Although the expediency of renewing the charter of the present bank is not a question now submitted for the decision of Congress, the committee consider it so far involved in the matter referred to them, as to render it their duty to present some considerations bearing on that question, in addition to what they have said on the general expediency of maintaining such an institution. If a national bank, similar to the present, be a necessary and proper agent for the accomplishment of the great purposes heretofore indicated, the only remaining question would seem to be, whether the charter of the present stockholders should be renewed, or a new set of stockholders incorporated.

In considering this question, Congress will, of course, be governed in some degree, by the terms on which the present stockholders will agree to accept a renewal of their charter. But, as the committee have satisfactory reasons for believing that terms eminently advantageous to the Government can be obtained, they will proceed to some other inquiries. What, then, would be the effect of refusing to renew the present. charter? And, in the first place, what are the inducements for pursuing that course?

It is sometimes alleged that the present stockholders are large capitalists, ' and, as the stock of the bank is some 20 per cent. above par, that a renewal

of the charter would be equivalent to a grant to them of 20 per cent. uport their capital. It is true that a small proportion of the capital of the company belongs to very wealthy men. Something more than two millions of that owned in the United States belongs to persons holding upwards of one hundred thousand dollars each. It is also true that foreigners own seven millions, or one-fifth of the capital. But, on the other hand, it is to be remarked that the Government, in trust for the people of the United States, holds seven millions; that persons owning less than five thousand dollars each, hold four millions six hundred and eighty-two thousand; and that persons owning between five and ten thousand dollars each, hold upwards of three millions. It is also worthy of remark, that a very considerable portion of the stockvery nearly six millions—is held by trustees and guardians, for the use of females and orphan children, and charitable and other institutions. Of the twenty-eight millions of the stock which is owned by individuals, only three millions four hundred and fifty-three thousand is now held by the original subscribers. All the rest has been purchased at the market prices--a large portion of it, probably, when those prices were higher than at present. Most of the investinents made by wills, and deeds, and decrees in equity, for the use of females and minors, are believed to have been made when the stock was greatly above par. From this brief analysis, it will appear that there is nothing in the character or situation of the stockholders, which should makeit desirable to deprive them of the advantage which they have fairly gained, by an application of their capital to purposes highly beneficial, as the committee have attempted to shew to the Government and people of the United States. If.foreigners own seven millions of the stock of the bank, our own government owns as much; if wealthy men own more than two millions, men in moderate circumstances own between seven and eight millions; and widows, orphans, and institutions devoted to charitable and other purposes, own nearly six millions.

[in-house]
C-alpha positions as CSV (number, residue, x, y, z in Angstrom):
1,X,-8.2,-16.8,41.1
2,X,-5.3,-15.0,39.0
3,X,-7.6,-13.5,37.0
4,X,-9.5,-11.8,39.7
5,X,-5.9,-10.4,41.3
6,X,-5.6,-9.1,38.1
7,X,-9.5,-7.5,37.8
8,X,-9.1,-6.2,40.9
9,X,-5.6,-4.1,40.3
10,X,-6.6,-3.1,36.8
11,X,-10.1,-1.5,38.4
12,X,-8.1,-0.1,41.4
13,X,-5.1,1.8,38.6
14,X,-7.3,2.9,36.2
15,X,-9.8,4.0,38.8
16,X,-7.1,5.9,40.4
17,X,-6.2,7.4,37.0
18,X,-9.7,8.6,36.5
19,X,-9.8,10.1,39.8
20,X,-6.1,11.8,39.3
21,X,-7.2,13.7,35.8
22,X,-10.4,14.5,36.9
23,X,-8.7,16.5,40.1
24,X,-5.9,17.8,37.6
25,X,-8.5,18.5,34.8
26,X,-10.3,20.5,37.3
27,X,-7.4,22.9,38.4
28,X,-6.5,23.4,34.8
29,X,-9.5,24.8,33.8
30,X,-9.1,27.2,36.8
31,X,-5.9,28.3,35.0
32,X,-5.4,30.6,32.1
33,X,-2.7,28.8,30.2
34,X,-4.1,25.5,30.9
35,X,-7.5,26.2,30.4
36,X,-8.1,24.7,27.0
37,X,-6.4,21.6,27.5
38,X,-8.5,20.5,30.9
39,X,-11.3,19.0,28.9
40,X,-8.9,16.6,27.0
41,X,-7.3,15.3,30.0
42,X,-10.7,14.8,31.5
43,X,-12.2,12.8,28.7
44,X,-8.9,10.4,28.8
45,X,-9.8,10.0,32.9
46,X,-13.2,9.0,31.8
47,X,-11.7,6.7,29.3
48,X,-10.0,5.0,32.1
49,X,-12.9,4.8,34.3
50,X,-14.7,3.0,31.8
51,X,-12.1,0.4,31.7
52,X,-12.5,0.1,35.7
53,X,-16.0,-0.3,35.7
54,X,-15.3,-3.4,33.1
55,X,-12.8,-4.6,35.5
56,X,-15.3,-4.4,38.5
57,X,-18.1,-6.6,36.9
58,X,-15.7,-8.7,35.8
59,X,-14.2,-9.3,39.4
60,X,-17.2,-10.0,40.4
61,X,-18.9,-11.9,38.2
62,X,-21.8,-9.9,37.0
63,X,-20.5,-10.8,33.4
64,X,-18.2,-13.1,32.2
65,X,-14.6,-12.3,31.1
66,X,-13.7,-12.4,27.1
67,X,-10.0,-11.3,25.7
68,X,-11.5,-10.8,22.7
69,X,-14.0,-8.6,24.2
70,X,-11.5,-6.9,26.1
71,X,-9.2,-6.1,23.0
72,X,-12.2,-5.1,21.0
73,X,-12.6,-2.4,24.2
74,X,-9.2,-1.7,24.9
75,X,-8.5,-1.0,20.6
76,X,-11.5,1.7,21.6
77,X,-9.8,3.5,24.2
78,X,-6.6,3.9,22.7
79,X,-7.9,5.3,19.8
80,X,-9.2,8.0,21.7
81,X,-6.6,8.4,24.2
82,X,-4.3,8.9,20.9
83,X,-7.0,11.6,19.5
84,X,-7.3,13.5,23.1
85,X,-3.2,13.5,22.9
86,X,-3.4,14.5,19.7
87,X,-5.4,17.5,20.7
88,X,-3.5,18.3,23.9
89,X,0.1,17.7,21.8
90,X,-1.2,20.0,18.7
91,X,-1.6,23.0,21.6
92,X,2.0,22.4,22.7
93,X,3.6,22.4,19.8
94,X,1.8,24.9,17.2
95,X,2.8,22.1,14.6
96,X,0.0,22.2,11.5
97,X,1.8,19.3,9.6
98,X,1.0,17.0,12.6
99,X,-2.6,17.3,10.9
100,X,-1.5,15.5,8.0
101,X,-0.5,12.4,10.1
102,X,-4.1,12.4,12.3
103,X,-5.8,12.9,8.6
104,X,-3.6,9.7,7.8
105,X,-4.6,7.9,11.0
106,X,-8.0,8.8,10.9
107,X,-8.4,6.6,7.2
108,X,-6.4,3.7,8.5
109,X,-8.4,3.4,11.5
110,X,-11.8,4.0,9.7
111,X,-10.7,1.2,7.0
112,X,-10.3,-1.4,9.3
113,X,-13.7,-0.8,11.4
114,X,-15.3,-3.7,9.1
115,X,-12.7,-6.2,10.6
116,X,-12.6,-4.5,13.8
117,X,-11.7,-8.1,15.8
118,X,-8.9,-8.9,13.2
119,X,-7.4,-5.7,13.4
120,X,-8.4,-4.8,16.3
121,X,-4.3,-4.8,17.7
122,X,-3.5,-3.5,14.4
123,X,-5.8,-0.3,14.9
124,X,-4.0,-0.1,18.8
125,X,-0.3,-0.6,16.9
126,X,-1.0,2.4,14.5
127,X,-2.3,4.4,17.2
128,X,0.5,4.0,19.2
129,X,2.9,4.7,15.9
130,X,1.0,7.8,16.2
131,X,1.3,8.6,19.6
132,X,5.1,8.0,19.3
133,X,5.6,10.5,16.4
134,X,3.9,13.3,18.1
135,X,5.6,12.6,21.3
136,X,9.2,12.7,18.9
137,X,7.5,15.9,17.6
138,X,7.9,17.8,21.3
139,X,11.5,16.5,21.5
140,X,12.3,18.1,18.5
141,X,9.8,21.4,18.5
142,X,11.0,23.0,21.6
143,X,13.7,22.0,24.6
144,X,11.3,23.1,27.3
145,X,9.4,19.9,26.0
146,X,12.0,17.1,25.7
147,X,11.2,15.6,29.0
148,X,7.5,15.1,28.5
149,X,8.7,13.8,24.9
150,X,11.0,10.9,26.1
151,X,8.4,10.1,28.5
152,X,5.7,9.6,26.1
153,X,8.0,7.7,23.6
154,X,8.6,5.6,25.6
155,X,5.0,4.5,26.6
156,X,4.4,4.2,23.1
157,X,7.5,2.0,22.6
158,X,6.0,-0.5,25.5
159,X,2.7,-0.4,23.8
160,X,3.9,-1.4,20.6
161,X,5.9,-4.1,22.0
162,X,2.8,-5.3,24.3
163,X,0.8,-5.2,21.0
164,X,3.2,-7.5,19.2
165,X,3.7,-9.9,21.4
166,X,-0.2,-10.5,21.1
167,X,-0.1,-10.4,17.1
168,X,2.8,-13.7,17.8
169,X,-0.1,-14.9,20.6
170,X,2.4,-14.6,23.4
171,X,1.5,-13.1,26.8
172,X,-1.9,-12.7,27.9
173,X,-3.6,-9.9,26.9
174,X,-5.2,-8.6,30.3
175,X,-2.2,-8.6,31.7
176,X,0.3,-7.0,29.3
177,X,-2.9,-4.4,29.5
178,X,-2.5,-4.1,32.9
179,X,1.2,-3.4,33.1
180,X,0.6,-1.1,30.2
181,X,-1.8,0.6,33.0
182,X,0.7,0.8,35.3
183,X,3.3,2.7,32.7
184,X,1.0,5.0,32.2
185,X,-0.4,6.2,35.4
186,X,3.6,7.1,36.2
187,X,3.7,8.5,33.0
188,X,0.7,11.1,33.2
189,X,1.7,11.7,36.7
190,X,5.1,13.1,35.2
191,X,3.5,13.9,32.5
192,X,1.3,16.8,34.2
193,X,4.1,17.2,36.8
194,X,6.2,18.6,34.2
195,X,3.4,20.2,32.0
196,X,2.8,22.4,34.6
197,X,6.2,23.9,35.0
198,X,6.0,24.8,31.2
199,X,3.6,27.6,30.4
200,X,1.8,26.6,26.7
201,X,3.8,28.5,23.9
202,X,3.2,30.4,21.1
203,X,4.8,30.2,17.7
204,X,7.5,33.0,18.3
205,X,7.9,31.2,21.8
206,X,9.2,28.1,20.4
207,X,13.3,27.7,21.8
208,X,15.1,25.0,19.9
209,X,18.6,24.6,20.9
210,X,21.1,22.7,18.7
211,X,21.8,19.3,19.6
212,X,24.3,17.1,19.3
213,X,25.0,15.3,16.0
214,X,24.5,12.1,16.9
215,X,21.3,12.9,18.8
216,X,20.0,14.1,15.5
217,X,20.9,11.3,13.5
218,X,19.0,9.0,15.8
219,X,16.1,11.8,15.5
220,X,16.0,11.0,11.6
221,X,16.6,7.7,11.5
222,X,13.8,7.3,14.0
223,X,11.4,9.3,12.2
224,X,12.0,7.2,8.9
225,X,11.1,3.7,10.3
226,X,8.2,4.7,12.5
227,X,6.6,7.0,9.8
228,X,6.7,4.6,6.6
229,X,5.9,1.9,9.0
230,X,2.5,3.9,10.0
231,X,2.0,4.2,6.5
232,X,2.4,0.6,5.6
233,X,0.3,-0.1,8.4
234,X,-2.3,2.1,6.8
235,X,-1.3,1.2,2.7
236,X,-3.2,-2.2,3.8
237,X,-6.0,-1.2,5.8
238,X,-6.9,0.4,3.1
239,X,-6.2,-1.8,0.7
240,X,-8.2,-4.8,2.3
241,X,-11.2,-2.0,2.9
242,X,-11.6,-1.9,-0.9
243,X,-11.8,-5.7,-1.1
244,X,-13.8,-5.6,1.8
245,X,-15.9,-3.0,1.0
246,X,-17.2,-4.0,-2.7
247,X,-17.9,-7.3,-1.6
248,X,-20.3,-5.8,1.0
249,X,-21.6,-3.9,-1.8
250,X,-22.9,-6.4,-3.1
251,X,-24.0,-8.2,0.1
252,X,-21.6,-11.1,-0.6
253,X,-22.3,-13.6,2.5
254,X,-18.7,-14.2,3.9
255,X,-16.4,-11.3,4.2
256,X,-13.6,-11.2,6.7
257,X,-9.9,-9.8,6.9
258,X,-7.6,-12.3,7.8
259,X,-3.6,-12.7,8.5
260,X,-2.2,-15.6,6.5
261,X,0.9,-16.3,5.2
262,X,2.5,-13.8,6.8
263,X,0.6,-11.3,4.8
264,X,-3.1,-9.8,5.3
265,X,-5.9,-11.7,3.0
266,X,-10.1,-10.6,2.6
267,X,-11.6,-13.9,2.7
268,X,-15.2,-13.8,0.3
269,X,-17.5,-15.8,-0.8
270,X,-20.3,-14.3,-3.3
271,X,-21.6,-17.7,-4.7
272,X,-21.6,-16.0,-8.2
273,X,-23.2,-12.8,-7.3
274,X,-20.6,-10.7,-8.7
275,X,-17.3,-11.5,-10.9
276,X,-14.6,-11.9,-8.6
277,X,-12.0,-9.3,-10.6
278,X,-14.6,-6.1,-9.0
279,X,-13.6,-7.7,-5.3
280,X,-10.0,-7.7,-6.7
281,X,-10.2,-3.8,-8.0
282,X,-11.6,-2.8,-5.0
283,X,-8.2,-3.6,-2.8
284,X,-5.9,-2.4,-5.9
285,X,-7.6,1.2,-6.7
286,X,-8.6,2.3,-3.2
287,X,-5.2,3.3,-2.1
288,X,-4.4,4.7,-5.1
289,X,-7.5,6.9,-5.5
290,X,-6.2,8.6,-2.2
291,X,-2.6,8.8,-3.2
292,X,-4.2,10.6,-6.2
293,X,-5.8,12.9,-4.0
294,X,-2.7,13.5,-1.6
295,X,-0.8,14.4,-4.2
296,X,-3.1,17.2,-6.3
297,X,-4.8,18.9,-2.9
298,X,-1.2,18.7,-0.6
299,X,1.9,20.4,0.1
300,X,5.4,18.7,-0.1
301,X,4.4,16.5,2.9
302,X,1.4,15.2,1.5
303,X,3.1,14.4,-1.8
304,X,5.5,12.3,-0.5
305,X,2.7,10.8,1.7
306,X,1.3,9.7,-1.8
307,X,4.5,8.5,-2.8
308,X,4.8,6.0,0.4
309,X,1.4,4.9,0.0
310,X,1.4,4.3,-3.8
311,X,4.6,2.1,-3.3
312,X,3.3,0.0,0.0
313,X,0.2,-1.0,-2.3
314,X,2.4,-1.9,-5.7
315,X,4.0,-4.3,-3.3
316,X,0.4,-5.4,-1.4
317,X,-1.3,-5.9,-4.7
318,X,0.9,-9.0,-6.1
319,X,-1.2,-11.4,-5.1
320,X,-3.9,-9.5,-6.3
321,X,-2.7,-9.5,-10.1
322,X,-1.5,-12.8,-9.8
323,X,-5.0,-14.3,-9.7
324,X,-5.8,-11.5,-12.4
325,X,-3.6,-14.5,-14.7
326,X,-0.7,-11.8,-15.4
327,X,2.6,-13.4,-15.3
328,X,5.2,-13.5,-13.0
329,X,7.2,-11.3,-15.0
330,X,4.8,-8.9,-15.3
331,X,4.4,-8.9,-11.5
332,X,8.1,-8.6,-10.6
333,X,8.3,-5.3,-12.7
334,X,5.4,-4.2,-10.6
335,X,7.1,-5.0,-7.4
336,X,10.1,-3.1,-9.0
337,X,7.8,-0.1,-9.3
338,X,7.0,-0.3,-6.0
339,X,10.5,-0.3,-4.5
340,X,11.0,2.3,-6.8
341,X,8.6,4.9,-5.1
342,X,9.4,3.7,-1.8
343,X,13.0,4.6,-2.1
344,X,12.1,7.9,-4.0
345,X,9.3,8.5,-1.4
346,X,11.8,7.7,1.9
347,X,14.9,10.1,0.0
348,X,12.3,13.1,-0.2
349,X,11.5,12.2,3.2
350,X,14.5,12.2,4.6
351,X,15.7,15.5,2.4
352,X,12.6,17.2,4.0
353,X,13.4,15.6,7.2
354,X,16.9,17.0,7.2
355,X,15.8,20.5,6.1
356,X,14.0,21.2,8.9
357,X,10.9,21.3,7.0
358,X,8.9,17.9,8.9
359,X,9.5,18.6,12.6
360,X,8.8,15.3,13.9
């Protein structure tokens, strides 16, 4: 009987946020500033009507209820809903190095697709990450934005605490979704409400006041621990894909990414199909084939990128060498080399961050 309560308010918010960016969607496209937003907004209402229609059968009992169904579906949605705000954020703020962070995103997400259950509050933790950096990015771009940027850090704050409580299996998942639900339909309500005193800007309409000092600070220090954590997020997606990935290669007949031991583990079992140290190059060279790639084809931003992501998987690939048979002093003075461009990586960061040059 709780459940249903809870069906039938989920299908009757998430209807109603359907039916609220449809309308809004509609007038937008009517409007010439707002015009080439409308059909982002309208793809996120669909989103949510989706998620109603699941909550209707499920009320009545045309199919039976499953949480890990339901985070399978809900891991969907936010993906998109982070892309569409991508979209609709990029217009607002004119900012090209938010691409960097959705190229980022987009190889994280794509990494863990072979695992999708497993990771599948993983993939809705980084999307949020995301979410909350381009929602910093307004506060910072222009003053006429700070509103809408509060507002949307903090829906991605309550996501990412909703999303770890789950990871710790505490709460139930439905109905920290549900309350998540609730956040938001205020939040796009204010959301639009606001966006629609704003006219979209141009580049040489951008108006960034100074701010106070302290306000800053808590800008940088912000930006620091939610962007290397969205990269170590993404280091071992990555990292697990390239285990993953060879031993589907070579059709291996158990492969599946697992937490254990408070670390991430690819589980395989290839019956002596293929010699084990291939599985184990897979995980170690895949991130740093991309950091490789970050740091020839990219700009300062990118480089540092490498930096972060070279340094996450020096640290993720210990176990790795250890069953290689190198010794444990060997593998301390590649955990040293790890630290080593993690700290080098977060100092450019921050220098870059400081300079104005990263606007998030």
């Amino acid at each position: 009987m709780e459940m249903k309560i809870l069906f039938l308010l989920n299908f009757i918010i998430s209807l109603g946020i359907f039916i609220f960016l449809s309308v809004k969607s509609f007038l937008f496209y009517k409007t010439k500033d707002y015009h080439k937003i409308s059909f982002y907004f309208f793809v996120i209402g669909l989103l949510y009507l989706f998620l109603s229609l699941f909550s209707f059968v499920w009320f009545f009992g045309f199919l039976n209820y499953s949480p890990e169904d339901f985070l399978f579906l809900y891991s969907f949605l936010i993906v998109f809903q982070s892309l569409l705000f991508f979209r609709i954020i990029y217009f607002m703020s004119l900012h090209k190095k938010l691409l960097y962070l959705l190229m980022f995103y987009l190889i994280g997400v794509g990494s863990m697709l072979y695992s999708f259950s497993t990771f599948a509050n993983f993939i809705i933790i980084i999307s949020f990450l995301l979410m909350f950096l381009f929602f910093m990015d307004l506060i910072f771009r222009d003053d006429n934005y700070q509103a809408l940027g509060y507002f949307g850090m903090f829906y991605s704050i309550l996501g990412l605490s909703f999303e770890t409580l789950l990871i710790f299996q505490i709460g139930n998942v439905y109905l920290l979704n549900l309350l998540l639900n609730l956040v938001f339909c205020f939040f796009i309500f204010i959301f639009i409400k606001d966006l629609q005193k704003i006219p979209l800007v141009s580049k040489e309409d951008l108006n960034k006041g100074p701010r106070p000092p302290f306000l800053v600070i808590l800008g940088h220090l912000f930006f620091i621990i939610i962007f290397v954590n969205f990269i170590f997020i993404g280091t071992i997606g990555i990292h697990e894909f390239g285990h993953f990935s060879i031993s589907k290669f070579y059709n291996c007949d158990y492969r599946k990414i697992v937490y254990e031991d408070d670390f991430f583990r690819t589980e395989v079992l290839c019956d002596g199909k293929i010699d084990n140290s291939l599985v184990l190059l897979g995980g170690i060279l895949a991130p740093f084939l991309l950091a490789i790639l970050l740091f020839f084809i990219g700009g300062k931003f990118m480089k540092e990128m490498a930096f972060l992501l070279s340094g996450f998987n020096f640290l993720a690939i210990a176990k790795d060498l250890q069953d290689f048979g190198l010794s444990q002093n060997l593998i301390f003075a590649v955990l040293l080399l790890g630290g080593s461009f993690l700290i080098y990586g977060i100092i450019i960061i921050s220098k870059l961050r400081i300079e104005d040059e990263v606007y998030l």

But the objection that the stock is owned by men of large capital would apply with equal, if not greater force, to any bank that could be organized. In the very nature of things, men who have large surplus capitals are the principal subscribers at the first organization of a bank. Farmers and planters, merchants and manufacturers, having an active employment for their capitals, do not choose to be the first adventurers in a bank project. Accordingly, when the present bank went into operation, it is believed that most of the capital was owned by large capitalists, and under a much more unequal distribution than exists at present. The large amount of stock now held in trust for females and minors, has been principally, if not entirely, purchased since the bank went into operation; and the same remark is generally applicable to the stock in the hands of small holders. It is only when the character of a bank is fully established, and when its stock assumes a steady value, that these descriptions of persons make investments in it.